- The International Monetary Fund has expressed concern over what Nigeria spends on servicing its debts
- IMF says Nigeria spends more than 50 percent of its revenues on debt servicing
- The disclosure was made on Thursday, November 8, by the IMF senior resident representative and mission chief for Nigeria, Amine Mati
The International Monetary Fund has said Nigeria spends high proportion of its revenue on debt servicing as a result of low revenue generation.
Punch reports that the organisation said Nigeria spends more than 50 percent of its revenues on servicing debts, a situation that does not give room for other necessary expenses.
Legit.ng gathers that this was disclosed by the IMF senior resident representative and mission chief for Nigeria, Amine Mati, at the presentation of the Regional Economic Outlook for Sub-Saharan Africa-Capital Flows and the Future of Works in Abuja on Thursday, November 8.
According to him, Nigeria's debt servicing to revenue ratio is more than 50 per cent while it is about 10 percent for sub-Saharan Africa.
Mati said: “Security issues are exacting a significant human toll in a number of countries. Debt to GDP ratio is increasing in the past five years. Public debt is diverting more resources towards debt servicing.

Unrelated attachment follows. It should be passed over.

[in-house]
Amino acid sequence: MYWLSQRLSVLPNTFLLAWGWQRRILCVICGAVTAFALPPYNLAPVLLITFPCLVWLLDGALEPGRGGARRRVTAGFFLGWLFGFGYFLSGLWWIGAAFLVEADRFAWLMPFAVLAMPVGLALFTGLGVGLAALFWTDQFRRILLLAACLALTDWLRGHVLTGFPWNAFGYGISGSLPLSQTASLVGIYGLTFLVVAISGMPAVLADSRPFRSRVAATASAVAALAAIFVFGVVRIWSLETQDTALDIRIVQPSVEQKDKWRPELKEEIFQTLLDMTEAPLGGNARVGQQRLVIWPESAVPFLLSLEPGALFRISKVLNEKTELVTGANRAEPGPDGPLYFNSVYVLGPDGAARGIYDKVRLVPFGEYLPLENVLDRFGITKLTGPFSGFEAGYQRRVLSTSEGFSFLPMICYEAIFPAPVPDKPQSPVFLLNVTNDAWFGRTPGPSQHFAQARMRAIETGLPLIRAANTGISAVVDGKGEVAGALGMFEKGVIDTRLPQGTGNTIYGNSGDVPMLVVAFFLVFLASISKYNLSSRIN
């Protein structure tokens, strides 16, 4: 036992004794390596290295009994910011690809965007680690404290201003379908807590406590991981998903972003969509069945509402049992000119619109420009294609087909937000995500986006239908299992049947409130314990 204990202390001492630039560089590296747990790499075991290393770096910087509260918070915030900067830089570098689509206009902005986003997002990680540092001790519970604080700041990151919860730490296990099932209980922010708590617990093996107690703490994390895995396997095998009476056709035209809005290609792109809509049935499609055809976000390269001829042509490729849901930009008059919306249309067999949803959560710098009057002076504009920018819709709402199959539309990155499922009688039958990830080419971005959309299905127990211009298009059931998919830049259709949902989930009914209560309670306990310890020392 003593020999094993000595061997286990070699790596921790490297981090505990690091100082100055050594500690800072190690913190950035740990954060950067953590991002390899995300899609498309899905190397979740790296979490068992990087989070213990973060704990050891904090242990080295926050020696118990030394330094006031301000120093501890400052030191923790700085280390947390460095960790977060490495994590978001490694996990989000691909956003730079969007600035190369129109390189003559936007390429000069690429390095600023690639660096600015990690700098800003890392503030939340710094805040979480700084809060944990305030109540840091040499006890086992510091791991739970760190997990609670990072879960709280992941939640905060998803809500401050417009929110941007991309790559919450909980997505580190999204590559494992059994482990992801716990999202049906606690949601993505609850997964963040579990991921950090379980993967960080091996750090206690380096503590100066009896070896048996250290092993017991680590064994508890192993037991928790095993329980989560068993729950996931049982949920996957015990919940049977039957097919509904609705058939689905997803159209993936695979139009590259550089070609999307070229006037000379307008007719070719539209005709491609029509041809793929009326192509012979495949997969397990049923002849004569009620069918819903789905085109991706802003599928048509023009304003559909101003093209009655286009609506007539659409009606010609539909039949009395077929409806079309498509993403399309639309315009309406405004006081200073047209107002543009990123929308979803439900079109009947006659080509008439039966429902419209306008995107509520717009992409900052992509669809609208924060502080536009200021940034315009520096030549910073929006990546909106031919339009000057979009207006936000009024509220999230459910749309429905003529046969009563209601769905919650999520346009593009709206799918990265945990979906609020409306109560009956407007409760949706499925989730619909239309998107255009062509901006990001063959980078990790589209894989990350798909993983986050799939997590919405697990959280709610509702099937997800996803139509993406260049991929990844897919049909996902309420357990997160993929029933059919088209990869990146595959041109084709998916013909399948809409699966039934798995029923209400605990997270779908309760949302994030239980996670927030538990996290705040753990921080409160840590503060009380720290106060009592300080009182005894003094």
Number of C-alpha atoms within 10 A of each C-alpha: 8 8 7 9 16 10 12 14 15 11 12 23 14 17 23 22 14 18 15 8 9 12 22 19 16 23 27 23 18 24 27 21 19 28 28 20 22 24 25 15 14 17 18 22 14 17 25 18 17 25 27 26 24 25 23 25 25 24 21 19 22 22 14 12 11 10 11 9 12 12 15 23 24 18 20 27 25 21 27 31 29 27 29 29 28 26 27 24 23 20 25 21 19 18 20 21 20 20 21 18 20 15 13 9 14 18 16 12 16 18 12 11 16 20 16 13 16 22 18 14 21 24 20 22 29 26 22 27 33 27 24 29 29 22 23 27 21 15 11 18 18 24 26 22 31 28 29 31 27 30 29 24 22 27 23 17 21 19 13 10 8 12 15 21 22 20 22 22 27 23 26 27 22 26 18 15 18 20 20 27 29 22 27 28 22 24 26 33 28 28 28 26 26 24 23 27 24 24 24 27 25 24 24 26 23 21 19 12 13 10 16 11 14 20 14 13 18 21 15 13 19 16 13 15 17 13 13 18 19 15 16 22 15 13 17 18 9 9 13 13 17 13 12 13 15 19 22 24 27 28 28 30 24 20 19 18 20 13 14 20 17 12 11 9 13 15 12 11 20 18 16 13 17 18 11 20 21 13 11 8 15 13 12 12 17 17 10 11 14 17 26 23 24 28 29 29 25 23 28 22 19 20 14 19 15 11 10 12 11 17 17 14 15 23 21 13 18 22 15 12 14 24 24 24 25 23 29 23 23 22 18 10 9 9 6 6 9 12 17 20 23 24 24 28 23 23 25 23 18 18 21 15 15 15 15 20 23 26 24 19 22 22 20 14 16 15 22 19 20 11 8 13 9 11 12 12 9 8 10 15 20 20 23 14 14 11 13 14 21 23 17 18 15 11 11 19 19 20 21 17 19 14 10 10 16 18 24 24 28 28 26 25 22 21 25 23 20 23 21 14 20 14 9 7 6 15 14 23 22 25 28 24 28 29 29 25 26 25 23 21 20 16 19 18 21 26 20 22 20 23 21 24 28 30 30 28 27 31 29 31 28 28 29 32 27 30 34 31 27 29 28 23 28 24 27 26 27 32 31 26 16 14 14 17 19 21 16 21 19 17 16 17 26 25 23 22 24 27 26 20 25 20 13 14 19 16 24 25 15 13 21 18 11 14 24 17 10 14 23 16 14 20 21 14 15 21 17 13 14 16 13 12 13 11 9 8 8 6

“The interest rate has gone up to where they used to be around the year 2000 before the debt relief. The adjustment has relied on spending compression rather than revenues mobilisation. Meeting the Sustainable Development Goals will require stronger growth and more financing.
“Policies are needed today to create more jobs in the coming years. Twenty million jobs are required every year in Sub-Saharan Africa to meet the SDGs. Job creation is complicated by uncertainty to which technology replaces labour."
Speaking at the event, director general of the Debt Management Office, Patience Oniha, said: “We are borrowing to be able to increase forex availability. The government needed to borrow in order to spend the country out of recession.”
Meanwhile, Legit.ng previously reported that the International Monetary Fund (IMF) on Tuesday, October 9, said the growing debt profile of Nigerian and Sub-Saharan African economies could face crisis and needed to be carefully managed.
Nigeria’s debt profile was N22.3 trillion as at June 30, 2018. About two-thirds of the government’s revenues go into servicing interest payments, with the principal still waiting for redemption at maturity.
NAIJ.com (naija.ng) -> Legit.ng We have updated to serve you better.
Will N30million free money change your lifestyle? on Legit.ng TV